Mulesaw: Keepsake box of birch

We’ve made a draft of who should give Christmas gifts on board. The recipient had earlier wanted a belt, so she made a nice wide belt to go with a set of jeans for her. I decided I could make a keepsake box for her, too. This way it will also be easier to make a decent gift wrap. 🙂

I found a piece of birch that I had milled about 2 years ago, and decided it would be a good material. I’ve never worked in birch before, other than firewood, so I thought it would be interesting to do a nice little project with it.

I settled on some measurements that seemed fine to me and would enable me to make the panels for the lid and bottom without gluing anything.
The board was first cut into some manageable length and then flattened to the desired thickness.

The sides were torn to the correct width and I made a groove for the lid and the bottom, so I could assemble the entire box and then I split it on the table saw.

I put in some matching pieces and took into account that 1/8″ of one of the kits would be removed when I reopened the box. I just did a regular job through the interlock, and after dry assembling the sides I measured the lid and the bottom and made those too, those that received a rabbit spin All around, so they can sit in the grooves on the sides once assembled.

After the glue dried, I outlined the protruding portions of the fall fits with the rest, and sanded the box lightly. I adjusted the table saw to roughly the depth of the material so that when I detach the box I wouldn’t risk any movement or binding. I could also glue some small blocks of wood inside before assembly, but I chose the other way this time. The final separation was done with a Japanese pull saw.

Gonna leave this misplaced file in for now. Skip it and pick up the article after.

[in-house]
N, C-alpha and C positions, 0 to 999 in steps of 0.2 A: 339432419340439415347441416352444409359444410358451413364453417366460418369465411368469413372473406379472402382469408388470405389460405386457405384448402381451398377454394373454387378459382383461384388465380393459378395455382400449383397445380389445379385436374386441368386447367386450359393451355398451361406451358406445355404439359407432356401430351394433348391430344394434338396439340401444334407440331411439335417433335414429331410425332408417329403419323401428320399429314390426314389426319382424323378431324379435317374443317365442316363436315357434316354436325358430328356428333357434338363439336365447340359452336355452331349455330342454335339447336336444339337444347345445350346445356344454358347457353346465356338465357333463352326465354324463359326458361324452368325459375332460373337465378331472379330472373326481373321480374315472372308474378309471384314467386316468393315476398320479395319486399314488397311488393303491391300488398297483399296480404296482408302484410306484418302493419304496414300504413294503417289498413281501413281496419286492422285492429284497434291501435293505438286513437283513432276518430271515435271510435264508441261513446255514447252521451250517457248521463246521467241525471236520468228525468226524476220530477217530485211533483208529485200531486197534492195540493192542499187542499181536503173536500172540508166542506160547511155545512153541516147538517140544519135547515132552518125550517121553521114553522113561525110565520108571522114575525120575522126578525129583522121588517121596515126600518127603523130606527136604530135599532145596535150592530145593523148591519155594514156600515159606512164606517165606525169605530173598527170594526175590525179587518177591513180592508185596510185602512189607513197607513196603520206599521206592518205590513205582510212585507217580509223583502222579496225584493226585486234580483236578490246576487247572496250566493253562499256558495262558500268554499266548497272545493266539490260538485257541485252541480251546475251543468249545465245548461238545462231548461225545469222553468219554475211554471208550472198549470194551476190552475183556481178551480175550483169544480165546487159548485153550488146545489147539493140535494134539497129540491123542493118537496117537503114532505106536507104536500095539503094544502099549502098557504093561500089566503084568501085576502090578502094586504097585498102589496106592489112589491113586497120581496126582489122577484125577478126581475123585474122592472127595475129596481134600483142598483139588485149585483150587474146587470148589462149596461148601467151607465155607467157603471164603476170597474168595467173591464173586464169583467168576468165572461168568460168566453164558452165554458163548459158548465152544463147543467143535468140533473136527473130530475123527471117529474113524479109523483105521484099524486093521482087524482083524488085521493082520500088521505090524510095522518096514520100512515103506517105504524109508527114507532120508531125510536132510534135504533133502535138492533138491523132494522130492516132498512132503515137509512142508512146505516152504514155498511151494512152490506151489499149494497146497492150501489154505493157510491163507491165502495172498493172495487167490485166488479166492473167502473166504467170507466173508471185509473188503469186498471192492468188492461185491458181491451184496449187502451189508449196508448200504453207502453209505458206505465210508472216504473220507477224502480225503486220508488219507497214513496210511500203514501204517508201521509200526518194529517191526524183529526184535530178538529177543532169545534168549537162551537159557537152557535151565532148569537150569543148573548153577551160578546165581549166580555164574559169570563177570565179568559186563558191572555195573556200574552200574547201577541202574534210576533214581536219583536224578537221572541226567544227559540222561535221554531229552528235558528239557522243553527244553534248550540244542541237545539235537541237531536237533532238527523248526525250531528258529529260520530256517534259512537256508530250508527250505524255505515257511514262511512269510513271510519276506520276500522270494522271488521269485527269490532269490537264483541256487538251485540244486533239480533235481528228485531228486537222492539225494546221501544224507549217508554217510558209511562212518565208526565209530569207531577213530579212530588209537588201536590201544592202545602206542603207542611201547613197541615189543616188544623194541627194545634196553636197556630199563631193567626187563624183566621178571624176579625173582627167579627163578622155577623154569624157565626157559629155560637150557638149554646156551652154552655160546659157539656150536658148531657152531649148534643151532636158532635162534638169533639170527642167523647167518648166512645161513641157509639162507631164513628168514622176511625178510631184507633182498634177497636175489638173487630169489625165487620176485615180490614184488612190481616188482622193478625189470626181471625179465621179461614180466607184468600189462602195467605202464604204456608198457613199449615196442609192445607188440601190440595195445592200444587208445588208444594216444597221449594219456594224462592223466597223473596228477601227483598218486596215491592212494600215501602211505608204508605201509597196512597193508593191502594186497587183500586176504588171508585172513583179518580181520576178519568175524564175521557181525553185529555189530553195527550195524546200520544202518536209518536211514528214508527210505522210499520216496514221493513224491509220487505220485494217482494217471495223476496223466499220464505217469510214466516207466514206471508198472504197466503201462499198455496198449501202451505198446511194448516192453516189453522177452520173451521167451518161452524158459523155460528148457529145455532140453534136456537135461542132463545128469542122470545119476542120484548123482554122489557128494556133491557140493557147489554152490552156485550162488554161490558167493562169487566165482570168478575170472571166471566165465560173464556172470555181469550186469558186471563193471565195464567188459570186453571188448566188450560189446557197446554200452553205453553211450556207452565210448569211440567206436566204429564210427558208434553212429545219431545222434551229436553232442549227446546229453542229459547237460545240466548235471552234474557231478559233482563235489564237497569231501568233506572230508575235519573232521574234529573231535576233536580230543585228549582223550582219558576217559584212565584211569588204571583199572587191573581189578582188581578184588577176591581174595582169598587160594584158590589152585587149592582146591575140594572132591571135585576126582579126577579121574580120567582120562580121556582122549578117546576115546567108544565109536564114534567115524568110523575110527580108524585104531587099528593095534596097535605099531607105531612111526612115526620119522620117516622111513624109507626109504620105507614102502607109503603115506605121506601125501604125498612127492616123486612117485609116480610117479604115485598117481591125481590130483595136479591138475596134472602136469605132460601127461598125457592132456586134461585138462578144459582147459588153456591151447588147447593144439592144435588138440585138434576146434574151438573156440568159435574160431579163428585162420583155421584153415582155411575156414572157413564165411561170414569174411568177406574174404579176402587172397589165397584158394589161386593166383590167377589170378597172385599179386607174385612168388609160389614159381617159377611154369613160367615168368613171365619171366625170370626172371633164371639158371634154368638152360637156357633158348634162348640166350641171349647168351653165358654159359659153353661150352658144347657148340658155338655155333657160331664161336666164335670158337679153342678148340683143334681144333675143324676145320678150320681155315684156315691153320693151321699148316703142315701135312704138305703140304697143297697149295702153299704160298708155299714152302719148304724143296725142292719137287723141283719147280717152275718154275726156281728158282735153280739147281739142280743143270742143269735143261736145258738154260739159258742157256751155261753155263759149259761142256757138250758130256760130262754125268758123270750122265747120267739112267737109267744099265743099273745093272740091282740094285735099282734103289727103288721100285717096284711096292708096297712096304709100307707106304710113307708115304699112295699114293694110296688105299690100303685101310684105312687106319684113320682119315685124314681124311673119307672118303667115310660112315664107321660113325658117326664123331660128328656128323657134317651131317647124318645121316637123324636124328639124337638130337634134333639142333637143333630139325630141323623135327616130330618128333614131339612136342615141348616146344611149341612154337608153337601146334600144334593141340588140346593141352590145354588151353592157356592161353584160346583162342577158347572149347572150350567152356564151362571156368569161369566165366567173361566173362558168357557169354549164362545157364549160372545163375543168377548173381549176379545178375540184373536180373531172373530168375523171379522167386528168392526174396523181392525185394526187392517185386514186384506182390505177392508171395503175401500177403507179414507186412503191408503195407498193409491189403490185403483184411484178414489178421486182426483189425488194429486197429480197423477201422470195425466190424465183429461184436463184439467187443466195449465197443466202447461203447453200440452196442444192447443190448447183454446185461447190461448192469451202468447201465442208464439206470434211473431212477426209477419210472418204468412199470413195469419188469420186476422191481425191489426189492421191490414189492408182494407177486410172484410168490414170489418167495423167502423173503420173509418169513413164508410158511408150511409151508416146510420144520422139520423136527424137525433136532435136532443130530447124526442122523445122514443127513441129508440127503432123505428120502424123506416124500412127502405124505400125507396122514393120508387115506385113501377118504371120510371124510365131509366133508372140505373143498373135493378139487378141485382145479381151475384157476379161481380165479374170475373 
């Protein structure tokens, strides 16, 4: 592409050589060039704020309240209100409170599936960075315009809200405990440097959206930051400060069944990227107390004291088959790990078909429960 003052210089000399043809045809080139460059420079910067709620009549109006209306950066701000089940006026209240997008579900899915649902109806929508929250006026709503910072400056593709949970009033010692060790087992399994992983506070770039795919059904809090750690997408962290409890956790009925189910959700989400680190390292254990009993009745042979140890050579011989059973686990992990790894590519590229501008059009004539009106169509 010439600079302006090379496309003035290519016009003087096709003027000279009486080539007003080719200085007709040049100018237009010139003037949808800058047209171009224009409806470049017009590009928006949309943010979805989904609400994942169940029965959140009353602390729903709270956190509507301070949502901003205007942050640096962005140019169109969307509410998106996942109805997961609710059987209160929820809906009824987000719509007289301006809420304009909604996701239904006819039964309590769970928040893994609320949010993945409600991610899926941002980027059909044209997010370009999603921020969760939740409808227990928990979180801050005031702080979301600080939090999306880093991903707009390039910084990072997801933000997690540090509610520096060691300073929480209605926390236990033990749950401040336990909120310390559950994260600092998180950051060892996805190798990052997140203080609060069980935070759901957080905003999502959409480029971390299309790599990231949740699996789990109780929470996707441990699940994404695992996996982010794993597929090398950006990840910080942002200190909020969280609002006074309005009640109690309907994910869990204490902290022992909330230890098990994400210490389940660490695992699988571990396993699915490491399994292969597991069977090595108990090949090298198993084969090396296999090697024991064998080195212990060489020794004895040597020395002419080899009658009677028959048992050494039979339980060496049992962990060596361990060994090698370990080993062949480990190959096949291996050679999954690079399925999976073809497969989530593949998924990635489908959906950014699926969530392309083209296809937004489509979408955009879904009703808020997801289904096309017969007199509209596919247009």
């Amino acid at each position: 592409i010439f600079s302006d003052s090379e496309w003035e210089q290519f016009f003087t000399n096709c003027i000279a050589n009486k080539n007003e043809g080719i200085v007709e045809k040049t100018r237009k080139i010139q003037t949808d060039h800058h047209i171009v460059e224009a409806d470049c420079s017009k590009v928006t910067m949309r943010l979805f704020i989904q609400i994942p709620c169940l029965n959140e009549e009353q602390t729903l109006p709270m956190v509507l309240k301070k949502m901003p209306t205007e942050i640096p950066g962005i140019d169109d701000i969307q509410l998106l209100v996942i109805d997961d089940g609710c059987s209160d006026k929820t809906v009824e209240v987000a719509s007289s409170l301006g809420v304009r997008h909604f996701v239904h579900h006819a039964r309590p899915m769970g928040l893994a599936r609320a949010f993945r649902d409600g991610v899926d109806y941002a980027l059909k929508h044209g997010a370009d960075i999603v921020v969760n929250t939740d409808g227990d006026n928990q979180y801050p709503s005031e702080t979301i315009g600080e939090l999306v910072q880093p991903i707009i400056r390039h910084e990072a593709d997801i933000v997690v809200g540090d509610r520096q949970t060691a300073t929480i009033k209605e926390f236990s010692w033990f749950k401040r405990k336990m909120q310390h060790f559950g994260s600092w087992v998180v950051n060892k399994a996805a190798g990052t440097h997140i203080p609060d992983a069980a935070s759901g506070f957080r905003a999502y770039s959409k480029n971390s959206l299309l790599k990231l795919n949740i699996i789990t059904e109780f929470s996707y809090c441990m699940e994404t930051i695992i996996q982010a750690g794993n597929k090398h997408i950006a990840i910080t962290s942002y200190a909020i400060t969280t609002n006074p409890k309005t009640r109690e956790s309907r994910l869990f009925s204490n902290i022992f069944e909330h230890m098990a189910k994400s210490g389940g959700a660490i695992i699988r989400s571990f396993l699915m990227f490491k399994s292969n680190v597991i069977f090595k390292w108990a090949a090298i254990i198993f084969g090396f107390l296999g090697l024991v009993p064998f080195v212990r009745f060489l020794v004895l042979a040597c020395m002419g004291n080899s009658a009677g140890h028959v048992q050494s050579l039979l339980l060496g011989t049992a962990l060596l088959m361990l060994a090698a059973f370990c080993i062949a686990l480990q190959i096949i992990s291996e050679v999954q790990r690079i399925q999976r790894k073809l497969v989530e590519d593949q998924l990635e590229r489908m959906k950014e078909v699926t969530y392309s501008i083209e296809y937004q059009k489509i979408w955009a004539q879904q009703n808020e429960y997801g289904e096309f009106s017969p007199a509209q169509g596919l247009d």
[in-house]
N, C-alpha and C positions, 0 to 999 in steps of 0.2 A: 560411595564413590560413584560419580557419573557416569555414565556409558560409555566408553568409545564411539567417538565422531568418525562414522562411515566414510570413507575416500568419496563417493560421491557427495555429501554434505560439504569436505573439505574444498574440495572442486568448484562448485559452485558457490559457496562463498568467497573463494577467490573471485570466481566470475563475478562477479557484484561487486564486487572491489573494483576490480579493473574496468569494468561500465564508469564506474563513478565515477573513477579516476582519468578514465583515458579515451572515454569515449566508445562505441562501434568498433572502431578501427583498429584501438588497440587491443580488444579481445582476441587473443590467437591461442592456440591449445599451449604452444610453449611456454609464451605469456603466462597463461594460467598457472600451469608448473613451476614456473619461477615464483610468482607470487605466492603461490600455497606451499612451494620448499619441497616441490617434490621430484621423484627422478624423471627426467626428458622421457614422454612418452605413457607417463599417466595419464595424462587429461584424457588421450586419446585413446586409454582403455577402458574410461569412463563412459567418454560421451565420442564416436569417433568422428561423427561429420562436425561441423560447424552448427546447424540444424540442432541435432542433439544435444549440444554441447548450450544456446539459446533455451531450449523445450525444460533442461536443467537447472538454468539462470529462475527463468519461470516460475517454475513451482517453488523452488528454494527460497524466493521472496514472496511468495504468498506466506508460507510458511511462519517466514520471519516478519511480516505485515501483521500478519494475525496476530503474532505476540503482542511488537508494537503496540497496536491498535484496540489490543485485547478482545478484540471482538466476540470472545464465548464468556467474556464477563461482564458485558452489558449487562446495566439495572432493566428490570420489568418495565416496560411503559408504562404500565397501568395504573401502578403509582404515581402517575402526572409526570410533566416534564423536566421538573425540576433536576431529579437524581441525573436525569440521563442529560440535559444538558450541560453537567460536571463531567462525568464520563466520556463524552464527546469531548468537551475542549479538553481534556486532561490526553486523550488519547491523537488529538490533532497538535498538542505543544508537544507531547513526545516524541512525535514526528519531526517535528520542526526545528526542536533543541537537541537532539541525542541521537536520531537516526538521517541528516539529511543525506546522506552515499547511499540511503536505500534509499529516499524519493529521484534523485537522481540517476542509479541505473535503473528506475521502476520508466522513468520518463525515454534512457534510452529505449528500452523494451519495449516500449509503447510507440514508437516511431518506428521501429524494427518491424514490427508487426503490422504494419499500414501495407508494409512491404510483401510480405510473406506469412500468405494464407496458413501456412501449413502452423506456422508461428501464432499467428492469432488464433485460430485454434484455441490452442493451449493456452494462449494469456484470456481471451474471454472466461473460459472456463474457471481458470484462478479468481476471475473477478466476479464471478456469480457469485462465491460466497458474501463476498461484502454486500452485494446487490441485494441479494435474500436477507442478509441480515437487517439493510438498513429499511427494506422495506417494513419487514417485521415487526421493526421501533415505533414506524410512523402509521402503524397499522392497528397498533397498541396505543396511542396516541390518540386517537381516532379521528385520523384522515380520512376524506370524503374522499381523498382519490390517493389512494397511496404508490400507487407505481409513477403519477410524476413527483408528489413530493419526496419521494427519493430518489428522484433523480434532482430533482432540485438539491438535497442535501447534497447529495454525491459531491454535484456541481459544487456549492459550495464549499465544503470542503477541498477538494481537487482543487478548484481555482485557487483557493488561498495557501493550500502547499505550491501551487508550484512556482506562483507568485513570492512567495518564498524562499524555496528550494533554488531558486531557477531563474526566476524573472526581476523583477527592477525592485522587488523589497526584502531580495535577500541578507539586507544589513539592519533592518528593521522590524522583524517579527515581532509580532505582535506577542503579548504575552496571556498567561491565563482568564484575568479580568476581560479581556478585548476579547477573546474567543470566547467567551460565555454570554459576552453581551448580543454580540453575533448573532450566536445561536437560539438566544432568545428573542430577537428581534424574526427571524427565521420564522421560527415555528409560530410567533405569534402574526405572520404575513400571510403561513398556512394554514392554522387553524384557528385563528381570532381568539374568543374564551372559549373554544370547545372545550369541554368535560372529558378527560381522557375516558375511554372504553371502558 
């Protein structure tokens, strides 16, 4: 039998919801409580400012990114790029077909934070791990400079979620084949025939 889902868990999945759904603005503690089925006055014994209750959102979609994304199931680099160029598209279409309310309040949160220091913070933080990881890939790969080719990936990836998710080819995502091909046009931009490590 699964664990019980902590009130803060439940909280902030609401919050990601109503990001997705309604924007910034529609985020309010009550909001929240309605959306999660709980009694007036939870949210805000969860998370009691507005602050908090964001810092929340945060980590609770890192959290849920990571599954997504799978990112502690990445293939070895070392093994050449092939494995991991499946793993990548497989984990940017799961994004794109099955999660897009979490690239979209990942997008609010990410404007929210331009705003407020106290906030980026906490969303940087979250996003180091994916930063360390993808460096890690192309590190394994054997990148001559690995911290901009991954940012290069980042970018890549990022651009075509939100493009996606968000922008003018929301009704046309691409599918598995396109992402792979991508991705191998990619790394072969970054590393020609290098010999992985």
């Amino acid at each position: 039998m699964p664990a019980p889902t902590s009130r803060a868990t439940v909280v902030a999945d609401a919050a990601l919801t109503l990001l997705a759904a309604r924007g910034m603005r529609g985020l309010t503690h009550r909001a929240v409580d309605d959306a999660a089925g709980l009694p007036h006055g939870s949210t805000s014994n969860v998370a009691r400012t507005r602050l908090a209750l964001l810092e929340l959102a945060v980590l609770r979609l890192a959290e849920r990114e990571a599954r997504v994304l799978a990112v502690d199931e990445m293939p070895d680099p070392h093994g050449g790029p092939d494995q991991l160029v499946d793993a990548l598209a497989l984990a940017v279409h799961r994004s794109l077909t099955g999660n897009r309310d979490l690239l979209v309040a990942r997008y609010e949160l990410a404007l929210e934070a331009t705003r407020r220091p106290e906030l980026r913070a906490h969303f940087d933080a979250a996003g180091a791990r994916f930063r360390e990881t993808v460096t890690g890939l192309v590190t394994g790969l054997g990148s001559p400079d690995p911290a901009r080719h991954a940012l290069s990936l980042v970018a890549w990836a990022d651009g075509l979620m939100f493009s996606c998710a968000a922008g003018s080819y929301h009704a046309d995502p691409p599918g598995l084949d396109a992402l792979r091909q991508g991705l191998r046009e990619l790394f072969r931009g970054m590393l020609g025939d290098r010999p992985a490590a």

I made some dust blocking strips that will be screwed into the bottom of the box. All of these got angled cuts near the top. The depth of cut was close to 1/32″, just like the thickness of the fabric I’ll be using to line the box to.

Dust seals were glued in place, and I installed some small brass hinges I once got from my brother in Japan. I decided I didn’t want to add a lock to the chest, so from that point on it was like that decline Smooth. (The Danish expression declension seems to mean something different in English :-))

The box was given three layers of shellac with steel wool rubbing in between each layer. After the last coat, I rubbed gently with steel wool again, then gave the surface a coat of wax.

A few years ago, I ordered a Long Bayes piece from Hensworth in England. This is the fabric that was originally used in pistol bags and the like. Due to various reasons I have not been able to try it before and I have to say it is an incredibly nice stuff!

It looks so much better than any of my previous attempts to use hobby hair which is actually synthetic instead of real wool. The bass has a beautiful dark holly color and is more solid, so it is easier to cut and put inside the box.

Based on information I once read in the “Wedges and Tails Blog,” bayes were traditionally glued together using glue made from wheat flour.
Armed with this information I found a recipe for wheat flour and got started. The recipe is called 1 part flour to 4 parts cold water. Mix the flour well with cold water, then bring the mixture to a boil and bring to a boil, stirring until it thickens.
The glue worked better than I expected, and in no time was the keepsake box complete.

collection box


They almost broke up


just broke up


New puppy resting with his tired little head on the soft pillow of a beautiful Newfoundland dog


Prepare to glue with wheat flour glue


Bayes glue is in progress.


Souvenir box lined up


A completed box is ready for Christmas packaging


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